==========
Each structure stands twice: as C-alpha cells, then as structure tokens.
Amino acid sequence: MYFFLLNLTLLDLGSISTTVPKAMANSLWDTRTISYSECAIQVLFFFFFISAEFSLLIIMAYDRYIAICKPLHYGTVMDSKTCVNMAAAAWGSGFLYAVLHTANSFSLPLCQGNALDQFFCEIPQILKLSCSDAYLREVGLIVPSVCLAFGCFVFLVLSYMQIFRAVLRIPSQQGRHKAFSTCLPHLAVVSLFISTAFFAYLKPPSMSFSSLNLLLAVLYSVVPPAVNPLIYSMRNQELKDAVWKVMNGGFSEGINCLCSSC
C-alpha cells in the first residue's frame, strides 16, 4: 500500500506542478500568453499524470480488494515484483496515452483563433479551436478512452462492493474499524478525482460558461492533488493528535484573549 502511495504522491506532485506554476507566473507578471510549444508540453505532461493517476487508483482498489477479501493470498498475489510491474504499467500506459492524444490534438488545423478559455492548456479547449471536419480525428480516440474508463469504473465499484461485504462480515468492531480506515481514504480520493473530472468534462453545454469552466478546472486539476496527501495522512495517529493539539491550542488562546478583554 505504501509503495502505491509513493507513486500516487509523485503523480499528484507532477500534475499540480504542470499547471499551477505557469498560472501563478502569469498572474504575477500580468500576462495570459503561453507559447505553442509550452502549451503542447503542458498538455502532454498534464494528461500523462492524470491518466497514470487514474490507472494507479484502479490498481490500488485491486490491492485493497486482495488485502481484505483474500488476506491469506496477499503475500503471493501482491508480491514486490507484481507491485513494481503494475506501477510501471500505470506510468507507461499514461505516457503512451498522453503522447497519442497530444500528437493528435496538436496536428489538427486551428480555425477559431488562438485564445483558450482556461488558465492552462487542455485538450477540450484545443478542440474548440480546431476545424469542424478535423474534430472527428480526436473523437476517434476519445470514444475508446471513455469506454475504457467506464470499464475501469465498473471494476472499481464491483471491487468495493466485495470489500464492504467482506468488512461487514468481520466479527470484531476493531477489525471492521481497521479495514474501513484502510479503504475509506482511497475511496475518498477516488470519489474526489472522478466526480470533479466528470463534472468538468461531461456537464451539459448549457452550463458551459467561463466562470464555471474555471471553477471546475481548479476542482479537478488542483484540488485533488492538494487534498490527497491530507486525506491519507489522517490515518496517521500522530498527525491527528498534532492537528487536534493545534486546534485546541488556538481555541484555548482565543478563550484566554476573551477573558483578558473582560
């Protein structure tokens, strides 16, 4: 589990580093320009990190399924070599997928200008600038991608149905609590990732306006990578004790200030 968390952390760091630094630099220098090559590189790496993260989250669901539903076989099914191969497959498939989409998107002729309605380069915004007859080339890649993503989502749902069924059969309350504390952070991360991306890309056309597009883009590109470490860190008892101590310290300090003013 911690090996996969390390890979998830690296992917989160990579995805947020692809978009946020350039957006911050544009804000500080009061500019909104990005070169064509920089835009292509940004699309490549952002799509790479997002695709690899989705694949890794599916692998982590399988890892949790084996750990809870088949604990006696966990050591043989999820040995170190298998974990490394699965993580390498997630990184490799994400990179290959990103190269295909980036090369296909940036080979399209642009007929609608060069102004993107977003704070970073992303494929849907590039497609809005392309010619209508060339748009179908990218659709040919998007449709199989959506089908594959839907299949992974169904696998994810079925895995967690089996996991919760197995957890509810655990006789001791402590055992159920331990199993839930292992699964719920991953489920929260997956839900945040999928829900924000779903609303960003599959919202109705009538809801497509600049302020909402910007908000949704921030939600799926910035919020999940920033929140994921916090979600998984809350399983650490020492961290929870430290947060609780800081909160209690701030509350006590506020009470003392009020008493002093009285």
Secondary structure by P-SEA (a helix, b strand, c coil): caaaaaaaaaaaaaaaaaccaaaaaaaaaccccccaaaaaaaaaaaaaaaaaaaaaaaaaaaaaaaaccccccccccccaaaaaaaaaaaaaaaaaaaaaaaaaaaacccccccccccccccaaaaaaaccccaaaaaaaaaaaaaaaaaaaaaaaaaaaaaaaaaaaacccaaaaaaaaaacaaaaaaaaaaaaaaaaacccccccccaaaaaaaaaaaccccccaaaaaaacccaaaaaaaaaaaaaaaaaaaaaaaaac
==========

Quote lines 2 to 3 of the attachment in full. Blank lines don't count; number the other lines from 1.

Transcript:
Amino acid sequence: MYFFLLNLTLLDLGSISTTVPKAMANSLWDTRTISYSECAIQVLFFFFFISAEFSLLIIMAYDRYIAICKPLHYGTVMDSKTCVNMAAAAWGSGFLYAVLHTANSFSLPLCQGNALDQFFCEIPQILKLSCSDAYLREVGLIVPSVCLAFGCFVFLVLSYMQIFRAVLRIPSQQGRHKAFSTCLPHLAVVSLFISTAFFAYLKPPSMSFSSLNLLLAVLYSVVPPAVNPLIYSMRNQELKDAVWKVMNGGFSEGINCLCSSC
C-alpha cells in the first residue's frame, strides 16, 4: 500500500506542478500568453499524470480488494515484483496515452483563433479551436478512452462492493474499524478525482460558461492533488493528535484573549 502511495504522491506532485506554476507566473507578471510549444508540453505532461493517476487508483482498489477479501493470498498475489510491474504499467500506459492524444490534438488545423478559455492548456479547449471536419480525428480516440474508463469504473465499484461485504462480515468492531480506515481514504480520493473530472468534462453545454469552466478546472486539476496527501495522512495517529493539539491550542488562546478583554 505504501509503495502505491509513493507513486500516487509523485503523480499528484507532477500534475499540480504542470499547471499551477505557469498560472501563478502569469498572474504575477500580468500576462495570459503561453507559447505553442509550452502549451503542447503542458498538455502532454498534464494528461500523462492524470491518466497514470487514474490507472494507479484502479490498481490500488485491486490491492485493497486482495488485502481484505483474500488476506491469506496477499503475500503471493501482491508480491514486490507484481507491485513494481503494475506501477510501471500505470506510468507507461499514461505516457503512451498522453503522447497519442497530444500528437493528435496538436496536428489538427486551428480555425477559431488562438485564445483558450482556461488558465492552462487542455485538450477540450484545443478542440474548440480546431476545424469542424478535423474534430472527428480526436473523437476517434476519445470514444475508446471513455469506454475504457467506464470499464475501469465498473471494476472499481464491483471491487468495493466485495470489500464492504467482506468488512461487514468481520466479527470484531476493531477489525471492521481497521479495514474501513484502510479503504475509506482511497475511496475518498477516488470519489474526489472522478466526480470533479466528470463534472468538468461531461456537464451539459448549457452550463458551459467561463466562470464555471474555471471553477471546475481548479476542482479537478488542483484540488485533488492538494487534498490527497491530507486525506491519507489522517490515518496517521500522530498527525491527528498534532492537528487536534493545534486546534485546541488556538481555541484555548482565543478563550484566554476573551477573558483578558473582560